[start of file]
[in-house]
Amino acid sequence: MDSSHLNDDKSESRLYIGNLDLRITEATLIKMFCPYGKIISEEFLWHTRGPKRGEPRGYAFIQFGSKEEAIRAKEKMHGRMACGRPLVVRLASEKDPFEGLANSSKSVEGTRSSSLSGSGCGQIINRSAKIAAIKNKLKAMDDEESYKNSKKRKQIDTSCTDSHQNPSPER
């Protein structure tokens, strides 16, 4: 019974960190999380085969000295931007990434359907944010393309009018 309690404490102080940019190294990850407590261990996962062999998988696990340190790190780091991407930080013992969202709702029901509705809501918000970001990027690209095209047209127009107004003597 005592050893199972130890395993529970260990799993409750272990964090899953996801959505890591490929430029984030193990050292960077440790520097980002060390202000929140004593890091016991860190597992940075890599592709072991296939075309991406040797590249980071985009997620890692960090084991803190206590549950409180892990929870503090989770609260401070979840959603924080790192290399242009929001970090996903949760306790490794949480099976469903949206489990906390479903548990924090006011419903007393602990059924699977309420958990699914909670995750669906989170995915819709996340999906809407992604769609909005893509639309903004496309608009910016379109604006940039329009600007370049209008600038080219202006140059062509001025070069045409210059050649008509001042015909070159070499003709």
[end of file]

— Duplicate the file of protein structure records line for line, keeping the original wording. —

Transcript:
[in-house]
Amino acid sequence: MDSSHLNDDKSESRLYIGNLDLRITEATLIKMFCPYGKIISEEFLWHTRGPKRGEPRGYAFIQFGSKEEAIRAKEKMHGRMACGRPLVVRLASEKDPFEGLANSSKSVEGTRSSSLSGSGCGQIINRSAKIAAIKNKLKAMDDEESYKNSKKRKQIDTSCTDSHQNPSPER
């Protein structure tokens, strides 16, 4: 019974960190999380085969000295931007990434359907944010393309009018 309690404490102080940019190294990850407590261990996962062999998988696990340190790190780091991407930080013992969202709702029901509705809501918000970001990027690209095209047209127009107004003597 005592050893199972130890395993529970260990799993409750272990964090899953996801959505890591490929430029984030193990050292960077440790520097980002060390202000929140004593890091016991860190597992940075890599592709072991296939075309991406040797590249980071985009997620890692960090084991803190206590549950409180892990929870503090989770609260401070979840959603924080790192290399242009929001970090996903949760306790490794949480099976469903949206489990906390479903548990924090006011419903007393602990059924699977309420958990699914909670995750669906989170995915819709996340999906809407992604769609909005893509639309903004496309608009910016379109604006940039329009600007370049209008600038080219202006140059062509001025070069045409210059050649008509001042015909070159070499003709």